200 today: UK’s National Gallery kicks off year-long bicentenary celebrations

The National Gallery, Trafalgar Square, London
The National Gallery, Trafalgar Square, London Copyright Alberto Pezzali/AP
Copyright Alberto Pezzali/AP
By Christian Moore
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After two centuries exhibiting some of the world’s most prized artworks in London, the National Gallery has decided it’s time to get a bit more national.


The National Gallery is kicking off its 200th anniversary today (10 May) by launching a year-long commemorative programme.

Located in London’s Trafalgar Square, the National Gallery, which is free to attend, attracted over 3 million visitors in 2023. 

The imperious neoclassical building was completed in 1838, having been commissioned to house a burgeoning national collection of artworks set in motion with parliament’s decision to purchase banker John Julius Angerstein’s private collection of pictures in 1824.

200 years after that original foundational purchase, the National Gallery’s collection has grown to include over 2,300 works; and it’s hardly worth it to start listing the names of artists whose paintings hang in the gallery's halls - you can already guess who they are.

But in spite of its success, the institution has decided to rejuvenate its curatorial approach as part of its birthday celebrations, which kick off tonight with a live music event followed by a light show blazoned upon the building’s facade.

"Madame Moitessier" by Jean-Auguste-Dominique Ingres, 1856
"Madame Moitessier" by Jean-Auguste-Dominique Ingres, 1856Wikimedia Commons

For starters, the gallery has performed a rehang of its collection, "with a new emphasis on thematic displays, pairings and surprising "artistic conversations" within a broadly chronological framework."

More excitingly for non-Londoners, as part of an initiative titled “National Treasures” the gallery has decided to lend, from today, twelve of its most iconic works to venues around the UK, so that those who don’t live in or travel often to the nation’s capital can enjoy these works locally.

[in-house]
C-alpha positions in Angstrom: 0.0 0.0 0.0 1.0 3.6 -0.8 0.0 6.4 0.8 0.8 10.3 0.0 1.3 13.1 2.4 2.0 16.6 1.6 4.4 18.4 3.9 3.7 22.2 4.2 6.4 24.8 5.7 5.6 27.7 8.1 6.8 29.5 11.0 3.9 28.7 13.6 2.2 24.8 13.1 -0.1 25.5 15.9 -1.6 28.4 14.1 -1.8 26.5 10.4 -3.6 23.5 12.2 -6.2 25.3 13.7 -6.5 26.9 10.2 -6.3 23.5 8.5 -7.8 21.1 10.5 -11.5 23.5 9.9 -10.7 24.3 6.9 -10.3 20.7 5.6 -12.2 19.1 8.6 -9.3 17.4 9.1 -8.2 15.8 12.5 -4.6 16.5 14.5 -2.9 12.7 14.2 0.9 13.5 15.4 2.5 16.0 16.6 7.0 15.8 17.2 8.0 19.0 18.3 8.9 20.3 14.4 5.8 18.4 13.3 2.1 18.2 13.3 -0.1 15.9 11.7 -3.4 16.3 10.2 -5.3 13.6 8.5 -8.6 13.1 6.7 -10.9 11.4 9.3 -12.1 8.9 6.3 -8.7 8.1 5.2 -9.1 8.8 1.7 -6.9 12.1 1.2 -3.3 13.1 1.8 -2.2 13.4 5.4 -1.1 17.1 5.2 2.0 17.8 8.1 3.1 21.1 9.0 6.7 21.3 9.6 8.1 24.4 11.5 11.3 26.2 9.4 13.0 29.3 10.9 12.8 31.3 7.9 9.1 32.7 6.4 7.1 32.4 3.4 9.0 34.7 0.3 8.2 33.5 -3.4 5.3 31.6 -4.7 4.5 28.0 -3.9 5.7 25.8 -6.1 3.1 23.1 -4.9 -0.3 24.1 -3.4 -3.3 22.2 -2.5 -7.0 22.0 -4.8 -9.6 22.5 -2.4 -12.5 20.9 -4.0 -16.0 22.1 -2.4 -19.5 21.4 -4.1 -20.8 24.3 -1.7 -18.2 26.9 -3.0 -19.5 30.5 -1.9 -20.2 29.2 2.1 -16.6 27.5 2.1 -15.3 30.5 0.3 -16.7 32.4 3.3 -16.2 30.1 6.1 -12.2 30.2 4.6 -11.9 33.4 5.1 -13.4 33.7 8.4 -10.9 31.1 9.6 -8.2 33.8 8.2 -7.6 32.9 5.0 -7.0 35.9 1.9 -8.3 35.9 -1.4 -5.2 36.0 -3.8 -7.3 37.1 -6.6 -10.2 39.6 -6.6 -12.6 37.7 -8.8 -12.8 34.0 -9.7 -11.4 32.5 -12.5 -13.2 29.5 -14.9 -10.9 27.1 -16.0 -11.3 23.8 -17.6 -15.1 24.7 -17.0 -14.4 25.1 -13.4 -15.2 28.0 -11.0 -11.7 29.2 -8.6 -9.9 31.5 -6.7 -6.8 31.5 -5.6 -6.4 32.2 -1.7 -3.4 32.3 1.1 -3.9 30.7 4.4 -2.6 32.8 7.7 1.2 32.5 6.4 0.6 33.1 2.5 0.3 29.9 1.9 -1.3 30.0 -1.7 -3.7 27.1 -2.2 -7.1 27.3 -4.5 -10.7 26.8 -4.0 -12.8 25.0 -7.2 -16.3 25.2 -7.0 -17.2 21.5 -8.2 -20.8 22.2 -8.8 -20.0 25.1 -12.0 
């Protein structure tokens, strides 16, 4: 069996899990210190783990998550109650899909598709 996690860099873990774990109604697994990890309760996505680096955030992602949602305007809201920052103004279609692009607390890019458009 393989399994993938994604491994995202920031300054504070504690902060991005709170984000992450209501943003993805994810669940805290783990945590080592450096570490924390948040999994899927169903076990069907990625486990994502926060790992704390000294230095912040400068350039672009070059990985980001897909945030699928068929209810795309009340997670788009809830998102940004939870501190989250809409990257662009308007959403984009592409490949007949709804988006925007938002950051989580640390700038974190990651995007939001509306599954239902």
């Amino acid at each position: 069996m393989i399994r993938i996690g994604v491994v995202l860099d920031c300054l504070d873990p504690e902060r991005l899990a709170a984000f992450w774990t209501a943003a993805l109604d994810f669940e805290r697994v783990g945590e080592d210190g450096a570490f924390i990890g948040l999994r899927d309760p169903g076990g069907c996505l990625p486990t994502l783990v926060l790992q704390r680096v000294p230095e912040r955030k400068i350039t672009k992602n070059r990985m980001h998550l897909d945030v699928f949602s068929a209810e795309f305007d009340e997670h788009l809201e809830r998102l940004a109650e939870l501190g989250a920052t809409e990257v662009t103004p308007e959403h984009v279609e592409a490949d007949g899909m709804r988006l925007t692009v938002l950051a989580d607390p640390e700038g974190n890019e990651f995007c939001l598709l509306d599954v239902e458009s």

Caravaggio's "Supper at Emmaus", 1601
Caravaggio's "Supper at Emmaus", 1601Wikimedia Commons

The full map of which works are going where is available on the National Gallery’s website, but one glance will confirm that they haven’t skimped on the works in question. Constable’s “The Hay Wain” will be taking up residence in Bristol’s Museum & Art Gallery; York Art Gallery will have Monet’s “The Water-Lily Pond”; and Liverpool almost wins out, with Velázquez’s 'The Rokeby Venus' coming to the city’s Walker Art Gallery, were it not for Belfast’s Ulster Museum trumping the whole lot by hosting Caravaggio’s “Supper at Emmaus”.

"Whistlejacket" by George Stubbs, c. 1762
"Whistlejacket" by George Stubbs, c. 1762Wikimedia Commons

Of course, visitors continuing to visit the National Gallery in its Trafalgar Square location can still enjoy any number of masterpieces, be it the remarkable equine anatomy of George Stubbs’ “Whistlejacket” (the artist’s realism came at a cost, mind - there were any number of dead horses strewn about his studio), or the grand, sybaritic “Madame Moitessier” by Ingres.

For those who still won’t be able to attend any of the events in person, the National Gallery has also announced a travelling “Art Road Trip”, as well as a collaboration with 200 content creators in order to extend its anniversary reach to digital audiences.

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